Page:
Of course, no trip to any country would be complete without diving into its food scene. To say that Sri Lankan food is delicious is an understatement. While there are plenty of local delicacies to choose from, visitors can’t seem to get enough of the local flavours found in every dish, that is if you know where to go! Where to find the good stuff may sometimes pose as a challenge, especially if you’re a first time visitor. Savoury rice flour crêpes that come in bowl-shaped hoppers are the highlight, but are typically only served in the morning or late in the afternoon. Rice and curry is a lunchtime knockout, while kottu rotty (chopped flatbread stir-fried with eggs and vegetables) is usually only available in the evening. Travellers familiar with Asia are surprised at the lack of street food stalls; instead, some of the best food are found in the kitchens of small guesthouses. Sri Lanka is still considered a cheap destination if you hold it against its western counterparts, but prices are rising quickly: the cost of a cultural show in Kandy has nearly doubled in recent years. Everyday items such as tea and toothpaste are still untouched by these rising prices however. Just head to any of the supermarkets in big cities and rest assured that you’re not overpaying for basic goods.

Cozy in Colombo
With newly opened jazz clubs, rooftop bars, boutique stores and internationally acclaimed restaurants popping up everywhere, Colombo is rapidly shedding its status of merely being just a gateway city. And though there are a number of sights to see, the capital is also a great place to slowly settle in and get an authentic experience of the local life that surrounds the city. Scenes of families flying kites on Galle Face Green at sunset is still a frequent scene as well as cheering for the national cricket team at the R Premadasa Stadium. Or how about observing grandmothers in saris hussle with stallholders at Pettah Market. The pace of life in Sri Lanka is definitely much less chaotic than that of neighbouring India, which makes it the ideal place for those intrigued, yet intimidated by it. Few locals lose sleep over western visitors and while covering up is always appreciated (and necessary at places of worship), wearing shorts and vests is unlikely to attract much attention. Sri Lanka might be known for its beaches and tea plantations, but it’s actually crammed with adrenaline-packed activities. Why not try surfing in Arugam Bay, hiking the Knuckles Mountain Range or white-water rafting in Kelaniya Ganga, Kitulgala. Cycling holidays are also fast becoming increasingly popular with a number of international tour operators offering tailor-made tours.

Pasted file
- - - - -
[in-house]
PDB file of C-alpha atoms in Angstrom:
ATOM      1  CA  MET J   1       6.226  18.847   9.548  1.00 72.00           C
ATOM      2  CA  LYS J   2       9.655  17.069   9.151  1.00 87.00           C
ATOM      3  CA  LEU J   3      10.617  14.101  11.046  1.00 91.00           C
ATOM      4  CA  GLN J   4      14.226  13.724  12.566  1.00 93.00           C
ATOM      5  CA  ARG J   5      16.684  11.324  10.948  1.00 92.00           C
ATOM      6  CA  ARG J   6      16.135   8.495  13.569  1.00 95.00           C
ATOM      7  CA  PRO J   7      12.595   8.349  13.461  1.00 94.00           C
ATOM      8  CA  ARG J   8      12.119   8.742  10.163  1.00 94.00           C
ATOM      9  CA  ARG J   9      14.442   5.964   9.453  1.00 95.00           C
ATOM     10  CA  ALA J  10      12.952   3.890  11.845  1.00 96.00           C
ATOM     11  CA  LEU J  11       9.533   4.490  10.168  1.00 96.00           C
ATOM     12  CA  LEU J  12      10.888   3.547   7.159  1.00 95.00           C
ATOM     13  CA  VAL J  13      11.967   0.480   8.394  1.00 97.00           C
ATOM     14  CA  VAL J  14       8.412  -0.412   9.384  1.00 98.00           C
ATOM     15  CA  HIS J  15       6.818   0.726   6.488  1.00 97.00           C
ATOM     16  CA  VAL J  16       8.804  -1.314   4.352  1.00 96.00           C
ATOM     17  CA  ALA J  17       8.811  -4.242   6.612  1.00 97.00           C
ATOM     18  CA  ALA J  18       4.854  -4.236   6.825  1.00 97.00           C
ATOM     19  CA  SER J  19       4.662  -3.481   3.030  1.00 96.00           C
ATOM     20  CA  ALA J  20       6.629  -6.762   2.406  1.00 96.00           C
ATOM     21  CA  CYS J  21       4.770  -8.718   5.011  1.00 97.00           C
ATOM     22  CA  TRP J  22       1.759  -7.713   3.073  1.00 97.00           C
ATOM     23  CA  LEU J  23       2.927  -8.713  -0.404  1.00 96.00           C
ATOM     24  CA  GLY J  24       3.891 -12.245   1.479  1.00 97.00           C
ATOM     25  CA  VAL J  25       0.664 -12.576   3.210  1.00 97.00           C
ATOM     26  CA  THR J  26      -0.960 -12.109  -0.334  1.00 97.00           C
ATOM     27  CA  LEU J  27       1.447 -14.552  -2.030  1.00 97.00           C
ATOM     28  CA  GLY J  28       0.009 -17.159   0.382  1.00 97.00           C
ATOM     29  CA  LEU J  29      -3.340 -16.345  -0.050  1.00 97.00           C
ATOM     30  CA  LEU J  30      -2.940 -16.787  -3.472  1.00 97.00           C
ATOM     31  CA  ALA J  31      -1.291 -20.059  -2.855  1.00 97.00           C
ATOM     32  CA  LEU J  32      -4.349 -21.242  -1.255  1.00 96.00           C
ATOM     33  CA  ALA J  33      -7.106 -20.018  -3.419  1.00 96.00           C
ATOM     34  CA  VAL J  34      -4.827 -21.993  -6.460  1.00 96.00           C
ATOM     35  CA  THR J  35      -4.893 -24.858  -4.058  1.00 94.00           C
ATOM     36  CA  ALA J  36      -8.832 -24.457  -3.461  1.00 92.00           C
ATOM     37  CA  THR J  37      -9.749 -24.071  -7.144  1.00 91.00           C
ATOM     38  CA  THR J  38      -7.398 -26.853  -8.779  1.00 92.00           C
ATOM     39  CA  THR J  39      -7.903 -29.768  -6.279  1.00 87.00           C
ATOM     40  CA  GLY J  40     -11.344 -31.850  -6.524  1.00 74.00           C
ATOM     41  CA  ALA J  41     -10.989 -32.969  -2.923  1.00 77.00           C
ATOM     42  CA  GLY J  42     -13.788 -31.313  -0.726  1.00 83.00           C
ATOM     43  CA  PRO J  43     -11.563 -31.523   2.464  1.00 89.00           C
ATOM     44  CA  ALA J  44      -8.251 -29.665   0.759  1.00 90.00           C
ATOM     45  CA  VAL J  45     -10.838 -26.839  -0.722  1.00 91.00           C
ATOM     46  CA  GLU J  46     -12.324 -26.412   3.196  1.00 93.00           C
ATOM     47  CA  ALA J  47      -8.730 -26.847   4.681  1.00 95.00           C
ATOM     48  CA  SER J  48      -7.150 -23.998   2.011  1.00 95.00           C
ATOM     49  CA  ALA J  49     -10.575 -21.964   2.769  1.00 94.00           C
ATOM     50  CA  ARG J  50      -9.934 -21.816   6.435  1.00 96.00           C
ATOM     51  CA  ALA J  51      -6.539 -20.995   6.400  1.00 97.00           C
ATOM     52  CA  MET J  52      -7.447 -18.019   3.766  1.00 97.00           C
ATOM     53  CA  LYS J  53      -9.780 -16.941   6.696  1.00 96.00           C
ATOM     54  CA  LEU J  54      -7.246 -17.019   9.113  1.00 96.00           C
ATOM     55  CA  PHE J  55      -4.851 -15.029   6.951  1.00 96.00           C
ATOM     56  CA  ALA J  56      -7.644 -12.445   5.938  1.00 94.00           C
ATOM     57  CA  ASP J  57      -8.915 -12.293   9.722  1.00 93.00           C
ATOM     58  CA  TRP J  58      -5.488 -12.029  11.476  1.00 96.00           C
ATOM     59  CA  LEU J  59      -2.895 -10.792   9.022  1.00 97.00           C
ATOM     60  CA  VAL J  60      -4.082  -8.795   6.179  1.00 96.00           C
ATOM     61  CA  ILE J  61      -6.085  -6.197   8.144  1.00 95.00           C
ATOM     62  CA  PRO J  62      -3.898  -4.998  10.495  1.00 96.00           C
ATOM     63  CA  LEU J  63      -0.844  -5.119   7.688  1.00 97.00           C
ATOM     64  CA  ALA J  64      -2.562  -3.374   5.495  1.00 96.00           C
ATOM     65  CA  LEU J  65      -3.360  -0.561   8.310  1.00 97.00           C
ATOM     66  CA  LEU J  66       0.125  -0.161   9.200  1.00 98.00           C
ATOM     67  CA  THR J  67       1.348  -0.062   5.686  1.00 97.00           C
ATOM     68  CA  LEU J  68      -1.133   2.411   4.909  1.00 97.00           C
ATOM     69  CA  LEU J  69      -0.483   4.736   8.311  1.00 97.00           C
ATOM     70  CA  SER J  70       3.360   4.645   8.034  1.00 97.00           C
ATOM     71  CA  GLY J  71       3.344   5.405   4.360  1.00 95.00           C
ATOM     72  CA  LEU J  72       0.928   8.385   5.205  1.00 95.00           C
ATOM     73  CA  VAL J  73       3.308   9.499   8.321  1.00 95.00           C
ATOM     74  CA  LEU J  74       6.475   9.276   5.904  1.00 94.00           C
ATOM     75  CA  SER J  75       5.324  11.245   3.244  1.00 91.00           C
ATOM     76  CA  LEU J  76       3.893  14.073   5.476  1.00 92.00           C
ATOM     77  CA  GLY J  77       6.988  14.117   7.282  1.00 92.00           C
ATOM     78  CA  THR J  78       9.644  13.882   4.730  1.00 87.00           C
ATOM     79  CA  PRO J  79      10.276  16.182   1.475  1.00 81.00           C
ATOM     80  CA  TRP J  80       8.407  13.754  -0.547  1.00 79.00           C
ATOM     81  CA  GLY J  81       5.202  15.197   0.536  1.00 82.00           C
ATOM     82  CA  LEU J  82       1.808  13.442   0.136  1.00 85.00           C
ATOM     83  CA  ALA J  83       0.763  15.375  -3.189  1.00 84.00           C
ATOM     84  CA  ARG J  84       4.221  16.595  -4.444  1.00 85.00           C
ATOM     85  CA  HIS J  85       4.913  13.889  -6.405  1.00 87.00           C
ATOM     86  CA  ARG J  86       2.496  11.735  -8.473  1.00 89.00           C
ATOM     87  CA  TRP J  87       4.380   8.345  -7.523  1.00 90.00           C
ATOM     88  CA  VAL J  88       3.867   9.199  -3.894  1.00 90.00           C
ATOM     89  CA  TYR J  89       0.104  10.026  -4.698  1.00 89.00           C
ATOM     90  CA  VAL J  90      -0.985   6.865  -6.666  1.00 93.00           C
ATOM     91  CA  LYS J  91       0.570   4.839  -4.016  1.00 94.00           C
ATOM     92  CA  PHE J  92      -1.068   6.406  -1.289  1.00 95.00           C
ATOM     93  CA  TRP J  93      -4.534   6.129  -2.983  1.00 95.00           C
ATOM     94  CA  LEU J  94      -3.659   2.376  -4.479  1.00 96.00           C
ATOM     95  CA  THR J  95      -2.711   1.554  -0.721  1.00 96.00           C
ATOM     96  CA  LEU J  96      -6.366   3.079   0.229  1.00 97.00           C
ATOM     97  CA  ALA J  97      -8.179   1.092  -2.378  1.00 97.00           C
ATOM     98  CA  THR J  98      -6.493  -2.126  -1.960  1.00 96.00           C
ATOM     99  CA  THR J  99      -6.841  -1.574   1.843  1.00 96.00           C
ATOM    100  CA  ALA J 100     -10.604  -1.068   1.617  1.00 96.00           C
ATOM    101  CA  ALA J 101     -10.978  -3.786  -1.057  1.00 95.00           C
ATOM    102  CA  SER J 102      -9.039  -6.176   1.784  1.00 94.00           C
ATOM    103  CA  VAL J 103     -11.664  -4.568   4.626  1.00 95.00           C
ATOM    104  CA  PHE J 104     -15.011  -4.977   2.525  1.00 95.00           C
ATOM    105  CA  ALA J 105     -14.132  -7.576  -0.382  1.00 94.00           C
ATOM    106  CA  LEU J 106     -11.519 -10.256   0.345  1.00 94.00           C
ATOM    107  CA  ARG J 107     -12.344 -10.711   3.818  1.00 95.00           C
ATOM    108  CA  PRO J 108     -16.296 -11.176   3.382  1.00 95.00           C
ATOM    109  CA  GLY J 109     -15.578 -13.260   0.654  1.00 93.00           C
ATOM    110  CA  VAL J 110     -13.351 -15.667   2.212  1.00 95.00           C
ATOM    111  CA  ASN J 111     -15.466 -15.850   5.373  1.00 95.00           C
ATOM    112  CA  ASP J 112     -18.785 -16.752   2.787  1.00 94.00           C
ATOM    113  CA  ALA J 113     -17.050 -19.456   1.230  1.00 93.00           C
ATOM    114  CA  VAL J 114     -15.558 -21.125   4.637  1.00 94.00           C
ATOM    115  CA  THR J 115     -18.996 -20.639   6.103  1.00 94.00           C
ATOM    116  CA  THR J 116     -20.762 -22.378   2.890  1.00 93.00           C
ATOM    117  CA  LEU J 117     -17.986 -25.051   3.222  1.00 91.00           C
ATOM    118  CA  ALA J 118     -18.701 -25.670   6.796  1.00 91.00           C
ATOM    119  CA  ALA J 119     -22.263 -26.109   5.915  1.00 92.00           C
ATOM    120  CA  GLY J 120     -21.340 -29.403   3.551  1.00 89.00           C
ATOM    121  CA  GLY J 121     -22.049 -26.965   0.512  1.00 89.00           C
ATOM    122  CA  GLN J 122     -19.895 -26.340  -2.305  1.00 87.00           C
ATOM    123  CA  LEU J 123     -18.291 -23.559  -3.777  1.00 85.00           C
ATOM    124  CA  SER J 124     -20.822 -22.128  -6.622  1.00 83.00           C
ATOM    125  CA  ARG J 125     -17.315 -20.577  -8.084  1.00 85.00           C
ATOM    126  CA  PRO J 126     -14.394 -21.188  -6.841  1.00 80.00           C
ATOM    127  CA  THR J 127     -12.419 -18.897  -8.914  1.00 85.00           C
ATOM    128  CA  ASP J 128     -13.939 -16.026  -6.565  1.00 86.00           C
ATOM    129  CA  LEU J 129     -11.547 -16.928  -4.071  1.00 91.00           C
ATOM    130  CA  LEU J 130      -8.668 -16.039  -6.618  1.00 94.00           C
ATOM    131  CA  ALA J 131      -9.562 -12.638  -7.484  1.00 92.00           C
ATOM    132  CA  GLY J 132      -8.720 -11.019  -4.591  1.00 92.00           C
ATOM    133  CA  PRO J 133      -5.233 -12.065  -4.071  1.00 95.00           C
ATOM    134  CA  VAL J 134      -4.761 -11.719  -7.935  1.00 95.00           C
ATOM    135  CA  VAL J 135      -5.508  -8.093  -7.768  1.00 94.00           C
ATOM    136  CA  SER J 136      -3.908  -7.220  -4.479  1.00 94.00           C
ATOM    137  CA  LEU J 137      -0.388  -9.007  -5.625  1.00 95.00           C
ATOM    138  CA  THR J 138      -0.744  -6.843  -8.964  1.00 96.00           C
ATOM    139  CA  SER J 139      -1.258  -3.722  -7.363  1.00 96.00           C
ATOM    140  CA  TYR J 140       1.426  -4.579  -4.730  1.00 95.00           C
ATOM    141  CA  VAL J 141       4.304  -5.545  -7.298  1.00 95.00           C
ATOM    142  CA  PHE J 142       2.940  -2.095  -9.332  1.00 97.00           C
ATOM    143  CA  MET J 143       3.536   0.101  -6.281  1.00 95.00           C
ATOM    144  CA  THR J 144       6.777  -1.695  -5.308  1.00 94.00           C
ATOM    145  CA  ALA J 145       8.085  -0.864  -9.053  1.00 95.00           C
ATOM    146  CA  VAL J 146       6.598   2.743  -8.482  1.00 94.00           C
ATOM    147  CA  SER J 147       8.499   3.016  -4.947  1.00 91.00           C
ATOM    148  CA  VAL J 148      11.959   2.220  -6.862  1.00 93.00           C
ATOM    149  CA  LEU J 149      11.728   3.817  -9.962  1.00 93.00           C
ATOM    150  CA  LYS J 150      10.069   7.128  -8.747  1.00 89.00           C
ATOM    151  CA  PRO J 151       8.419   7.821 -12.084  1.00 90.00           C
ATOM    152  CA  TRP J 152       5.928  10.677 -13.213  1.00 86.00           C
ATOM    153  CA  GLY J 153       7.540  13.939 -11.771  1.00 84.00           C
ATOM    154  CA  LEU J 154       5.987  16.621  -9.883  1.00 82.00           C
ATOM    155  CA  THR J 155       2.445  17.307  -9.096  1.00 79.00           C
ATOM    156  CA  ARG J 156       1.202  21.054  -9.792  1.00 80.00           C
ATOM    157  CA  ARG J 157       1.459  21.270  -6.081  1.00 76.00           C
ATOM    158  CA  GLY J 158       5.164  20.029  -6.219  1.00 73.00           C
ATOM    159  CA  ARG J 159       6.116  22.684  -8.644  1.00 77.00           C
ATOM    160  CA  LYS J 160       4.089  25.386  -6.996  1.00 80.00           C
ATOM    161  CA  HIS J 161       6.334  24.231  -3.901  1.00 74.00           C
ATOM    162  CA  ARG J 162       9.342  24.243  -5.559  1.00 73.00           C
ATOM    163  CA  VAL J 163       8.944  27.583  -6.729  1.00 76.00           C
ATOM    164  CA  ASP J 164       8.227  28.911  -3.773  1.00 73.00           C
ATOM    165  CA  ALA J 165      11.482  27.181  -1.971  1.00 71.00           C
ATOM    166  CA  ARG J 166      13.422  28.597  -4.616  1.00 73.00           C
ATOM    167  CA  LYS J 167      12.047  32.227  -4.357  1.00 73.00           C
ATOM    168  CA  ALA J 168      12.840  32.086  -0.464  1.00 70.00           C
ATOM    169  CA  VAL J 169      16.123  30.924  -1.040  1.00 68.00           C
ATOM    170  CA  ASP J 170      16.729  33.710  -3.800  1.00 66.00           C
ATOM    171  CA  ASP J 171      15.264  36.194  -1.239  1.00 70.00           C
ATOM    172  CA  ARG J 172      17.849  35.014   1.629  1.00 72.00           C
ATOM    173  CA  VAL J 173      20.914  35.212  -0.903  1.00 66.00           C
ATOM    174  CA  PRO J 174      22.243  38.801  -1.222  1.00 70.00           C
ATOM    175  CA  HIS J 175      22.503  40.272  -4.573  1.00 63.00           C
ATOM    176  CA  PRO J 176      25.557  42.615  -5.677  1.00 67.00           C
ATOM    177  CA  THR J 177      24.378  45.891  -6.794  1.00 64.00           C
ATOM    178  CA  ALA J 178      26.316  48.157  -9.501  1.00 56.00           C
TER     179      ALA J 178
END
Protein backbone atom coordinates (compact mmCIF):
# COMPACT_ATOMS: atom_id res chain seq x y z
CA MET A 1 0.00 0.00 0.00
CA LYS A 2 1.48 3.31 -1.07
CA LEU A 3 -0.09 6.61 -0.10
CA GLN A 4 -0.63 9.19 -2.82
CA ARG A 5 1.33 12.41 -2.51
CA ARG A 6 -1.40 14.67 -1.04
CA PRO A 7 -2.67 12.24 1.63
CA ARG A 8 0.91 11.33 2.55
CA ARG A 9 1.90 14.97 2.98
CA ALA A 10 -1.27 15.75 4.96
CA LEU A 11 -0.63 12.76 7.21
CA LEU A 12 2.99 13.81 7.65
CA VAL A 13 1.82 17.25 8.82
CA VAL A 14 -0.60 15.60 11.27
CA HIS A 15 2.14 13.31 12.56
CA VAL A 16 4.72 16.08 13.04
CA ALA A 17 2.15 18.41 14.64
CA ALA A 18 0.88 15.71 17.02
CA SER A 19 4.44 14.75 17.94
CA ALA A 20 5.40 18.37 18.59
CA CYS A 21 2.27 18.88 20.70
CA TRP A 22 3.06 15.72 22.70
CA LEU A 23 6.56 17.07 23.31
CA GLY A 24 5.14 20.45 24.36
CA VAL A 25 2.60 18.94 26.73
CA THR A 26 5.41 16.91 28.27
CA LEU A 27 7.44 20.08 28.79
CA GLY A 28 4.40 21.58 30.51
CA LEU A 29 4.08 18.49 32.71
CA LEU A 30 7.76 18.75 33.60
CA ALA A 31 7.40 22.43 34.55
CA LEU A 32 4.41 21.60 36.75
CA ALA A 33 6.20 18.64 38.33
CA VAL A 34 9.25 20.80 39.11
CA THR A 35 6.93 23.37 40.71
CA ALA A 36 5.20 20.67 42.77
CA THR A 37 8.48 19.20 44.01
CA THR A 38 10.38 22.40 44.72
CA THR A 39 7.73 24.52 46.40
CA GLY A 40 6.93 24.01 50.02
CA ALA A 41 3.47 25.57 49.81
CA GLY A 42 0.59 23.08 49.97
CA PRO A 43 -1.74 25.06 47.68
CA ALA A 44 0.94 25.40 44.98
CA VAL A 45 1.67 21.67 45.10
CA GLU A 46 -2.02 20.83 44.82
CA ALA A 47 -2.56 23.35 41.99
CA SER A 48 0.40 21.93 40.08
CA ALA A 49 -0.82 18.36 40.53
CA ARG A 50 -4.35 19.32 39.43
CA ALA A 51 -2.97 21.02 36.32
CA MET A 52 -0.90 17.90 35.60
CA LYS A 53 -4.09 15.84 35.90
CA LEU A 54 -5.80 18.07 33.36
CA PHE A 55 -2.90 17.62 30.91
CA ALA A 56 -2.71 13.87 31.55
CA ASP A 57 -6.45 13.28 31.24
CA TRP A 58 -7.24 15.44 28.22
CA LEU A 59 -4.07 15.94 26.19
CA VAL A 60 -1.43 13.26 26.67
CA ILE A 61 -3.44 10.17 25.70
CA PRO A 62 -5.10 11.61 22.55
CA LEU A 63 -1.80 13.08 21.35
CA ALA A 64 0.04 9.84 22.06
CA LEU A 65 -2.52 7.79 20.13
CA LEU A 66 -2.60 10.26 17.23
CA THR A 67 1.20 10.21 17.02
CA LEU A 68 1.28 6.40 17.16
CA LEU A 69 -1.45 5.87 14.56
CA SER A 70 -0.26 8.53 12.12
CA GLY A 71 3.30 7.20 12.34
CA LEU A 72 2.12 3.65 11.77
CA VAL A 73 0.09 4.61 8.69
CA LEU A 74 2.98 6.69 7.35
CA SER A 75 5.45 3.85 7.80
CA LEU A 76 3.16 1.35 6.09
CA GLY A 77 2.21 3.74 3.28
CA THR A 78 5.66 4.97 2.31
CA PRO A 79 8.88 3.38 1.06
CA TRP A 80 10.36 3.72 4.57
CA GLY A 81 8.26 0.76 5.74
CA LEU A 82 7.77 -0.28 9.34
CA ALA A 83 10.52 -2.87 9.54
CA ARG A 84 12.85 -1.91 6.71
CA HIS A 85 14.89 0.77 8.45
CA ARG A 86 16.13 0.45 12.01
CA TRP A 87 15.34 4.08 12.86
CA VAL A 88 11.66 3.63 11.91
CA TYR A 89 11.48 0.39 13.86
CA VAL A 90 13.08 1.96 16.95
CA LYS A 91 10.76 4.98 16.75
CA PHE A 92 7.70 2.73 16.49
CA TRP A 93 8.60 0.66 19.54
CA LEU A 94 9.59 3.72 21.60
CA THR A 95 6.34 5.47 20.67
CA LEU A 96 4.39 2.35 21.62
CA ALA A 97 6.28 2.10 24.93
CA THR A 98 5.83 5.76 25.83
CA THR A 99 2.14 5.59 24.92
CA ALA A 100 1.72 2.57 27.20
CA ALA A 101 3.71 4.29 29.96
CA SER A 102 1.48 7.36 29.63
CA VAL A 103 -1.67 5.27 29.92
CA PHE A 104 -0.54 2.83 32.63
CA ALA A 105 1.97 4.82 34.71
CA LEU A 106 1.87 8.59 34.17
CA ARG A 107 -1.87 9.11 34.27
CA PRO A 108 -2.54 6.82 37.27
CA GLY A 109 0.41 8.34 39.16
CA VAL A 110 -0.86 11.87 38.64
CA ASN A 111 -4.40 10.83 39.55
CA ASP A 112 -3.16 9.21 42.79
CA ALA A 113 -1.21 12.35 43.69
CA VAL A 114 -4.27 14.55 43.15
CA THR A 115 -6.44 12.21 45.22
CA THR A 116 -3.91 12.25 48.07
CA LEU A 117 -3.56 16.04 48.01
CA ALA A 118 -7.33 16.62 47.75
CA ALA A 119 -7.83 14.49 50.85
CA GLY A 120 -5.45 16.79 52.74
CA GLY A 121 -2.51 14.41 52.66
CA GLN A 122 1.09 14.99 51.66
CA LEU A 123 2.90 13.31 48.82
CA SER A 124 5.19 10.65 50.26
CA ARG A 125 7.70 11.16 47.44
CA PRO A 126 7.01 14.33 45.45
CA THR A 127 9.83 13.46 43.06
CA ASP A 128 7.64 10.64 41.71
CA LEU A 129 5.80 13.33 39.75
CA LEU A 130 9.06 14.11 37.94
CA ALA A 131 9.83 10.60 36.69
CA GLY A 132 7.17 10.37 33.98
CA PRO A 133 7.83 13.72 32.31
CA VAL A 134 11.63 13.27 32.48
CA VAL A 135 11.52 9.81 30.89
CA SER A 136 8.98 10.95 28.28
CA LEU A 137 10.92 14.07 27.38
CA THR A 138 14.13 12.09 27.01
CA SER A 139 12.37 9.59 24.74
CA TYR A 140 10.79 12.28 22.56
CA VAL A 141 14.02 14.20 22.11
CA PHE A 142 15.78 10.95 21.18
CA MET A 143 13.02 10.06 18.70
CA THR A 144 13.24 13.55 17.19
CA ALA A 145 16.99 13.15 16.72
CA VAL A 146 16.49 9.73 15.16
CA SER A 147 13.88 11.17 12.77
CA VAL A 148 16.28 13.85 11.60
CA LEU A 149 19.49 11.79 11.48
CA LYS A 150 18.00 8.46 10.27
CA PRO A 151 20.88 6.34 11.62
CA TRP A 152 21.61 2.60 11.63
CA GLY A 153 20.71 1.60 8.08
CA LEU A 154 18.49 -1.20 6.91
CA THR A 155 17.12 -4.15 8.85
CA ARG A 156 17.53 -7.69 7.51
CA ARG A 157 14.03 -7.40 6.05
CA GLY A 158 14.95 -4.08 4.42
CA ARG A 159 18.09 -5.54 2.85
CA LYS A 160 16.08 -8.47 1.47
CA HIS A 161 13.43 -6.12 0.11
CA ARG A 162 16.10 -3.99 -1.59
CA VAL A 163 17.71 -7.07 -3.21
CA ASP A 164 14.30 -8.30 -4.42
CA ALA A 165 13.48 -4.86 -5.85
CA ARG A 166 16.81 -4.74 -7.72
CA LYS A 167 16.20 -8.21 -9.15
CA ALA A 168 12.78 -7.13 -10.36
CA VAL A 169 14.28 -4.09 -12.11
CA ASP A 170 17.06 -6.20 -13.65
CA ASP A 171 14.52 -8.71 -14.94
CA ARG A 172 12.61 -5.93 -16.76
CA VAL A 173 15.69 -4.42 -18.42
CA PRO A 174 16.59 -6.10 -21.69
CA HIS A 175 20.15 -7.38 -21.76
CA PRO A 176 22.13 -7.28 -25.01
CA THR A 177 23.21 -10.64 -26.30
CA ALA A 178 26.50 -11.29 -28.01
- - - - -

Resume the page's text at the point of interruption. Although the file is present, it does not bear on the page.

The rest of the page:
Weather it be
While the monsoon rains might not dampen most of its visitor’s enthusiasm for exploring, bear in mind that a great travel experience can vary wildly depending on the season. If you’re desperate to climb Adam’s Peak, for example, then try visiting during pilgrimage season which is between December to May. Outside of these months it’s still possible to hike to the summit, but the number of tea shops that line the path will be closed. You’ll also reach the peak with a handful of tourists instead of hundreds of local devotees, meaning much of the atmosphere and camaraderie among climbers is already watered down.